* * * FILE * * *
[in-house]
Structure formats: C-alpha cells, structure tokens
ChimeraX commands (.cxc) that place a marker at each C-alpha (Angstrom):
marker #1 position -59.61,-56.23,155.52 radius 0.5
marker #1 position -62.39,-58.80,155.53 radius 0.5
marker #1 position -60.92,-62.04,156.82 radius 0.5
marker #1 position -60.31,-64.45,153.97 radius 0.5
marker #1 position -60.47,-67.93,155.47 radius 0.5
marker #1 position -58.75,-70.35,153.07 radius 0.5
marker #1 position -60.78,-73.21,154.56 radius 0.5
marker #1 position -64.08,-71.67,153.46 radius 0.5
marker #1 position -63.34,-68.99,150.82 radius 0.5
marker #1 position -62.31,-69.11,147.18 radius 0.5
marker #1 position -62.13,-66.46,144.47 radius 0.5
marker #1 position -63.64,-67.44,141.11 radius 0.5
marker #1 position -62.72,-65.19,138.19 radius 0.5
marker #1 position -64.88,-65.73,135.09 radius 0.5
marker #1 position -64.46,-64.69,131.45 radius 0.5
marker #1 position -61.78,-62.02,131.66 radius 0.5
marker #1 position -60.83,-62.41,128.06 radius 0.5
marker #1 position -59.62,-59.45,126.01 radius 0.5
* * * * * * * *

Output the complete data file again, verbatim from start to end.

[in-house]
Structure formats: C-alpha cells, structure tokens
ChimeraX commands (.cxc) that place a marker at each C-alpha (Angstrom):
marker #1 position -59.61,-56.23,155.52 radius 0.5
marker #1 position -62.39,-58.80,155.53 radius 0.5
marker #1 position -60.92,-62.04,156.82 radius 0.5
marker #1 position -60.31,-64.45,153.97 radius 0.5
marker #1 position -60.47,-67.93,155.47 radius 0.5
marker #1 position -58.75,-70.35,153.07 radius 0.5
marker #1 position -60.78,-73.21,154.56 radius 0.5
marker #1 position -64.08,-71.67,153.46 radius 0.5
marker #1 position -63.34,-68.99,150.82 radius 0.5
marker #1 position -62.31,-69.11,147.18 radius 0.5
marker #1 position -62.13,-66.46,144.47 radius 0.5
marker #1 position -63.64,-67.44,141.11 radius 0.5
marker #1 position -62.72,-65.19,138.19 radius 0.5
marker #1 position -64.88,-65.73,135.09 radius 0.5
marker #1 position -64.46,-64.69,131.45 radius 0.5
marker #1 position -61.78,-62.02,131.66 radius 0.5
marker #1 position -60.83,-62.41,128.06 radius 0.5
marker #1 position -59.62,-59.45,126.01 radius 0.5